No need to get away

Just carve out a moment

And enjoy it every day

The moment will embrace you

Take time to give it care

Finding the serenity

Of just being there.

Cultivating Softness

A practice of meeting each moment—whether we welcome it or not—with softness rather than resistance so that we can sit with whatever experience that arises and not be so ruffled. Words by Rumi guide.

Don’t claim in spring on stone some

verdure grows

Be soft like soil to raise a lovely rose

For years you’ve been a 

stony-hearted man (or woman)

Try being like the soil now if you


Guide: Noelle Lim

Image credit: Paul Hanaoka, Unsplash

Slowing Down

Thinking, working too fast and constantly striving would kill our wellbeing. Here is an invitation to slow down, inspired by Thich Nhat Hahn’s poem Drink Your Tea, and in honor of his memory.

Drink your tea slowly and reverently,

as if it is the axis 

on which the world earth revolves 

– slowly, evenly, without 

rushing toward the future;

Live the actual moment.

Only this moment is life.

Guide: Noelle Lim

Image credit: Mikhail Vasilyev, Unsplash

Have Hope

Whenever you’re feeling down, overwhelmed, anxious, have hope that these feelings don’t last forever and we’ll find our way home eventually. Inspired by “Hope” is the thing with feathers, by Emily Dickinson.

“Hope” is the thing with feathers –
That perches in the soul –
And sings the tune without the words –
And never stops – at all –

And sweetest – in the Gale – is heard –
And sore must be the storm –
That could abash the little Bird
That kept so many warm –

I’ve heard it in the chillest land –
And on the strangest Sea –
Yet – never – in Extremity,
It asked a crumb – of me.

Guide: Noelle Lim

Image credit: Tran Mau Tri Tam, Unsplash

Arriving In The Moment

Arriving and embracing the present moment with the people around you instead of frequently being lost in the head with our thoughts, often reviewing the past or speculating about the future, or being buried in our mobile phone.

Inspired by Zen monk Thich Nhat Hanh’s poem: Please Call Me by My True Names (extract).

Don’t say that I will depart tomorrow —

even today I am still arriving.

Look deeply: every second I am arriving

to be a bud on a Spring branch,

to be a tiny bird, with still-fragile wings,

learning to sing in my new nest,

to be a caterpillar in the heart of a flower,

to be a jewel hiding itself in a stone.

I still arrive, in order to laugh and to cry,

to fear and to hope.

The rhythm of my heart is the birth and death

of all that is alive.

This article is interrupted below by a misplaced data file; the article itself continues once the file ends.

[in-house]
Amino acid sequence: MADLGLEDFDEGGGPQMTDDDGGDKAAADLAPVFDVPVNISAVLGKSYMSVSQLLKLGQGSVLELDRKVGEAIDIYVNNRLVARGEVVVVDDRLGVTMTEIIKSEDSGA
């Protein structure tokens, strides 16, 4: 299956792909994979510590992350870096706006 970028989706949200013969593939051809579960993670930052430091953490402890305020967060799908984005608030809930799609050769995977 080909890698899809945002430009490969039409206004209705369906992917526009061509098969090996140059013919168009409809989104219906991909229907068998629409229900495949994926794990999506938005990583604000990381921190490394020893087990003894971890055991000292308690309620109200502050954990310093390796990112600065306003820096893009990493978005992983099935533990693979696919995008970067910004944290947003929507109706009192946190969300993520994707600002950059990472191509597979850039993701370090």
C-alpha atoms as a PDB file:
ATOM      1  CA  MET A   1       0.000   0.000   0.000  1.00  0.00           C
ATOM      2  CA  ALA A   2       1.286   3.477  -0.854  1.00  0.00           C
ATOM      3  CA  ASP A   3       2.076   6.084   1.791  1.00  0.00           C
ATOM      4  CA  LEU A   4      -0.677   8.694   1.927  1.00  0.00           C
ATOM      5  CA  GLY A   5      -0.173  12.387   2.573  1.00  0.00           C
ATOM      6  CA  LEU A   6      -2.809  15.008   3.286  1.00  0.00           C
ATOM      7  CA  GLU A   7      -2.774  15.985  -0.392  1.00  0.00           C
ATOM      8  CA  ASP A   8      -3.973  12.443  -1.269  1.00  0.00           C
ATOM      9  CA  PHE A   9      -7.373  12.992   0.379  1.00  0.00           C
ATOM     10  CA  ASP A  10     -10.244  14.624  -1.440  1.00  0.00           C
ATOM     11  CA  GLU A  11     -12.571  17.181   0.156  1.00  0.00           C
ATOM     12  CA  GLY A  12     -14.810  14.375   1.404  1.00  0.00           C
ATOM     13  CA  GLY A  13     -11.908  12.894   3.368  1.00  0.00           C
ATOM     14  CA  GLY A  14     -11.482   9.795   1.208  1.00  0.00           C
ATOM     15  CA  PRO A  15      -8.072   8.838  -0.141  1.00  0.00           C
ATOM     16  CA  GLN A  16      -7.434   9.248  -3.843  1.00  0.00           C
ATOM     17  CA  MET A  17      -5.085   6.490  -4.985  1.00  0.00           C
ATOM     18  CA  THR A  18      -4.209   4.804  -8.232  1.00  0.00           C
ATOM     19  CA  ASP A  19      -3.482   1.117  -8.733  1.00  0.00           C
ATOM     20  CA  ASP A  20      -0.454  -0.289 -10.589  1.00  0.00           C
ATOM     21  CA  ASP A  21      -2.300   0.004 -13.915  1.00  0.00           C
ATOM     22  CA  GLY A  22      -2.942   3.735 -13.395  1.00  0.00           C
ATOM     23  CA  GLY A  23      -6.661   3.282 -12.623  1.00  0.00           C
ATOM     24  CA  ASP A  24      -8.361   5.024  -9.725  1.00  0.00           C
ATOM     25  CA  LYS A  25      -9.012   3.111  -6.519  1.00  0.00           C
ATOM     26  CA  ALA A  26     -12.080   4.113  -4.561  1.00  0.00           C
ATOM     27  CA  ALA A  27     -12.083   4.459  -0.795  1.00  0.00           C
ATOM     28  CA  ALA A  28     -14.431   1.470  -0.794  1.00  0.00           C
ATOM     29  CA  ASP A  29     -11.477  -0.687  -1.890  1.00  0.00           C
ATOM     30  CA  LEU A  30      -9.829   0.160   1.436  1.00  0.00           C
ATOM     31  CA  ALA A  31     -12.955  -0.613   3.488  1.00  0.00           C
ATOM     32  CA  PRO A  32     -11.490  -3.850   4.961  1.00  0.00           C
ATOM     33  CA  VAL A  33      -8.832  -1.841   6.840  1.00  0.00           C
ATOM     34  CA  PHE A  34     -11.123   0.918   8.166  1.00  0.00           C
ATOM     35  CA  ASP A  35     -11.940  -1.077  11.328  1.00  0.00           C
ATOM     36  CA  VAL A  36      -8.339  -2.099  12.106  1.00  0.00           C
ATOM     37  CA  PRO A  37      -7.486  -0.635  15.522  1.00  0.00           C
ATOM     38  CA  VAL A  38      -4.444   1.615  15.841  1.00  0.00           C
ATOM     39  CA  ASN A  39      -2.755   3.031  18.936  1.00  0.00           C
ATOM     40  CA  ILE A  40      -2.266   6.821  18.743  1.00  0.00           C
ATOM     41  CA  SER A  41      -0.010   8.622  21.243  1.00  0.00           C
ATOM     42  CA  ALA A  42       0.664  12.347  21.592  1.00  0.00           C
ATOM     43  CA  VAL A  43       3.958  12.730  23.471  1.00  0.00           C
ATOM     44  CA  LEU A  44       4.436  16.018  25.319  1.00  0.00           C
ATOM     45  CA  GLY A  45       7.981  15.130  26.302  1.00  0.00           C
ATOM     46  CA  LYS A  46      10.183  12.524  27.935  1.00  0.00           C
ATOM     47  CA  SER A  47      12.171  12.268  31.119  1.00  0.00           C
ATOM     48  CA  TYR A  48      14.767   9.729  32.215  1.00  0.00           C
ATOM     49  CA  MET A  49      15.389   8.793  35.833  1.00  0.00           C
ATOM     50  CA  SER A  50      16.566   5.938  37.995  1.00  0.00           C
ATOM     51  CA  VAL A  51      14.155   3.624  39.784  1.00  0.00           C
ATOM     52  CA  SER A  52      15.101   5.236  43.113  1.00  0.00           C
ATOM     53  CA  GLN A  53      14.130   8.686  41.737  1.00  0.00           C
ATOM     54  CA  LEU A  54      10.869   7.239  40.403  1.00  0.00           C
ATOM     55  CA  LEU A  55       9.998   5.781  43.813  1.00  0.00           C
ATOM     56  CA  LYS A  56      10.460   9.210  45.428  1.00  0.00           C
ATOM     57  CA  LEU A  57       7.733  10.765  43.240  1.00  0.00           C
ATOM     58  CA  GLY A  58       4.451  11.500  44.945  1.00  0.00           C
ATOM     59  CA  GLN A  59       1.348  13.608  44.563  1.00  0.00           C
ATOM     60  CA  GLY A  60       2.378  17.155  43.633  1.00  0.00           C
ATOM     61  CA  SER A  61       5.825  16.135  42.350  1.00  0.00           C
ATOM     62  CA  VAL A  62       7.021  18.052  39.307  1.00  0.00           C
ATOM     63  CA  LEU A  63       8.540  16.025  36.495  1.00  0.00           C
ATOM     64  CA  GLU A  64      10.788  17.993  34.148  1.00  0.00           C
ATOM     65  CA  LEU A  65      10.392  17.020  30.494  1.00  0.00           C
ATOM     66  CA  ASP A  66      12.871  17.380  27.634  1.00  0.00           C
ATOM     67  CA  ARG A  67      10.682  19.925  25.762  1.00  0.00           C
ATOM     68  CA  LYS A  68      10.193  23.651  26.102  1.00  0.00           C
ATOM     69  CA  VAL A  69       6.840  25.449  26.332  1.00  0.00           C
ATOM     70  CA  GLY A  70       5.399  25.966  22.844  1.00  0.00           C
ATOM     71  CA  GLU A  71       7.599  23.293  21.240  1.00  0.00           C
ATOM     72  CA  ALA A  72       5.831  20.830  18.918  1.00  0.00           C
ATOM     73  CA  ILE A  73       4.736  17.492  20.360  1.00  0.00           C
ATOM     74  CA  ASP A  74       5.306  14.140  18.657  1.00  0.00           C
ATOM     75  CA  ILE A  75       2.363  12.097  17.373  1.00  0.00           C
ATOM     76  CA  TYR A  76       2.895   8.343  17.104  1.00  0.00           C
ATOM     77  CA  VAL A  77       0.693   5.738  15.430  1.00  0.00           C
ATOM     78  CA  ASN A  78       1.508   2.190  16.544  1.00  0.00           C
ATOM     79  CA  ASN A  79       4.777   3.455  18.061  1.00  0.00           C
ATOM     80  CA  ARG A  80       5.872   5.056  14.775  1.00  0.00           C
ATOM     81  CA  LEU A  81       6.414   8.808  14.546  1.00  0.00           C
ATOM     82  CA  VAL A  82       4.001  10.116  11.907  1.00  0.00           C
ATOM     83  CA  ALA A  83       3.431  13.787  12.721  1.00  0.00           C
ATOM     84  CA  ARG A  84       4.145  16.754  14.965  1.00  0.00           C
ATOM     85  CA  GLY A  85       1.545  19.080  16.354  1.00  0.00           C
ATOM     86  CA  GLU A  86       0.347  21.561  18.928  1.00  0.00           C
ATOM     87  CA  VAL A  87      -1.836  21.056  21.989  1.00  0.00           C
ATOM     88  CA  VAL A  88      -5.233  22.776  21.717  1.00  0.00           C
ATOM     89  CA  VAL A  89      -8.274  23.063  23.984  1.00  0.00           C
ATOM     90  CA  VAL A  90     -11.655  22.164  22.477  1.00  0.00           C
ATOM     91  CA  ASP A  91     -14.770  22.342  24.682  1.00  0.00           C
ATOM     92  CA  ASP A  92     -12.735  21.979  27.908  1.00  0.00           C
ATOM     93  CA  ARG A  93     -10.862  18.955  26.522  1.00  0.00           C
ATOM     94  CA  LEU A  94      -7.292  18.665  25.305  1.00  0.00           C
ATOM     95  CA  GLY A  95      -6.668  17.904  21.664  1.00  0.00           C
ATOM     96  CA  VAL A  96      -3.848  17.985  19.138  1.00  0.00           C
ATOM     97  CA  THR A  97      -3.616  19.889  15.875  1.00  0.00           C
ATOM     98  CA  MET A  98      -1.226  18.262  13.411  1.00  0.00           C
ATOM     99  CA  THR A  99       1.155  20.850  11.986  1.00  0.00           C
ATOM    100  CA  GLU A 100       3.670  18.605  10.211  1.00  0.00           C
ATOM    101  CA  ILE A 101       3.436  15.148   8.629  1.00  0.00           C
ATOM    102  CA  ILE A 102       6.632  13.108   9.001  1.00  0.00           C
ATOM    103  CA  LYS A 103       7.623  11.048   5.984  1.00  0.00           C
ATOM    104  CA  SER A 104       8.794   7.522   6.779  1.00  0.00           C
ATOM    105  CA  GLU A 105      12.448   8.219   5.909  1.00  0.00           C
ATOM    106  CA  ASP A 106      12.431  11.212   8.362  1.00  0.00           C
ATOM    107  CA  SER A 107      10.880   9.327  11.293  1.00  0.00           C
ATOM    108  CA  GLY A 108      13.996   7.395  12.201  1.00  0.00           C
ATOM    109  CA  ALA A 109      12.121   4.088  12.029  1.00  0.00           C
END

My joy is like Spring, so warm

it makes flowers bloom all over the Earth.

My pain is like a river of tears,

so vast it fills the four oceans.

Please call me by my true names,

so I can hear all my cries and my laughter at once,

so I can see that my joy and pain are one.

Please call me by my true names,

so I can wake up,

and so the door of my heart

can be left open,

the door of compassion.

Guide: Noelle Lim

Duration: 19 mins

Image credit: Lasma Artmane, Unsplash

Watching The Mind

Happy 2022! The mind is an incredible machine that generates ideas, solves problems but it can also produce thoughts that cause us grief and make us do things that we regret. How do we practice disengaging especially from thoughts that are not true, not realistic, not useful and only serve to weigh us down? 

Inspired by the tradition of Soto Zen, we simply watch our thoughts, coming and going as they are as we are a third party, not identifying ourselves with thoughts, not judging, not needing to react to every single thing the mind tells us to do. Here we are just sitting quietly and watching. The pause allows wisdom to emerge and perhaps a new found appreciation for how the mind works.

Emily Dickinson describes this in her poem (extract).

The Brain — is wider than the Sky —
For — put them side by side —
The one the other will contain
With ease — and You — beside —

The Brain is deeper than the sea —
For — hold them — Blue to Blue —
The one the other will absorb —
As Sponges — Buckets — do

Guide: Noelle Lim

Duration: 19 mins

Image credit: Matheus Queiroz, Unsplash

Gratitude. Make The Leap.

Closing 2021 with a gratitude mindfulness practice, bringing to mind whom we’re grateful for, and what we’re grateful for this year and right this moment. Happy 2022, and make the leap, folks!

Crossing, Jericho Brown (extract)

We work, start on one side of the day

Like a planet’s only sun, our eyes straight

Until the flame sinks. The flame sinks.

Thank God I’m different.

I’ve figured and counted.

I’m not crossing

To cross back.

I’m set

On something vast.

It reaches

Long as the sea.

I’m more than a conqueror, bigger

Than bravery.

I don’t march.

I’m the one who leaps.

Guide: Noelle Lim

Duration: 19 minutes

Image credit: Sarah Shull, Unsplash


Whenever we’re feeling down, upset, angry or worried about something, using stillness might be helpful. It’s about allowing our emotional energy to find a resting point. Inspired by this poem Stillness by Karen Lang.

In the stillness

I feel

I listen

I face my truth

In the stillness

I see

I acknowledge my needs

I let go In the stillness

I receive

I rejuvenate

I heal

In the stillness

I reconnect

I am one with everything.

Guide: Noelle Lim

Duration: 17 minutes

Image credit: Werner du Plessis, Unsplash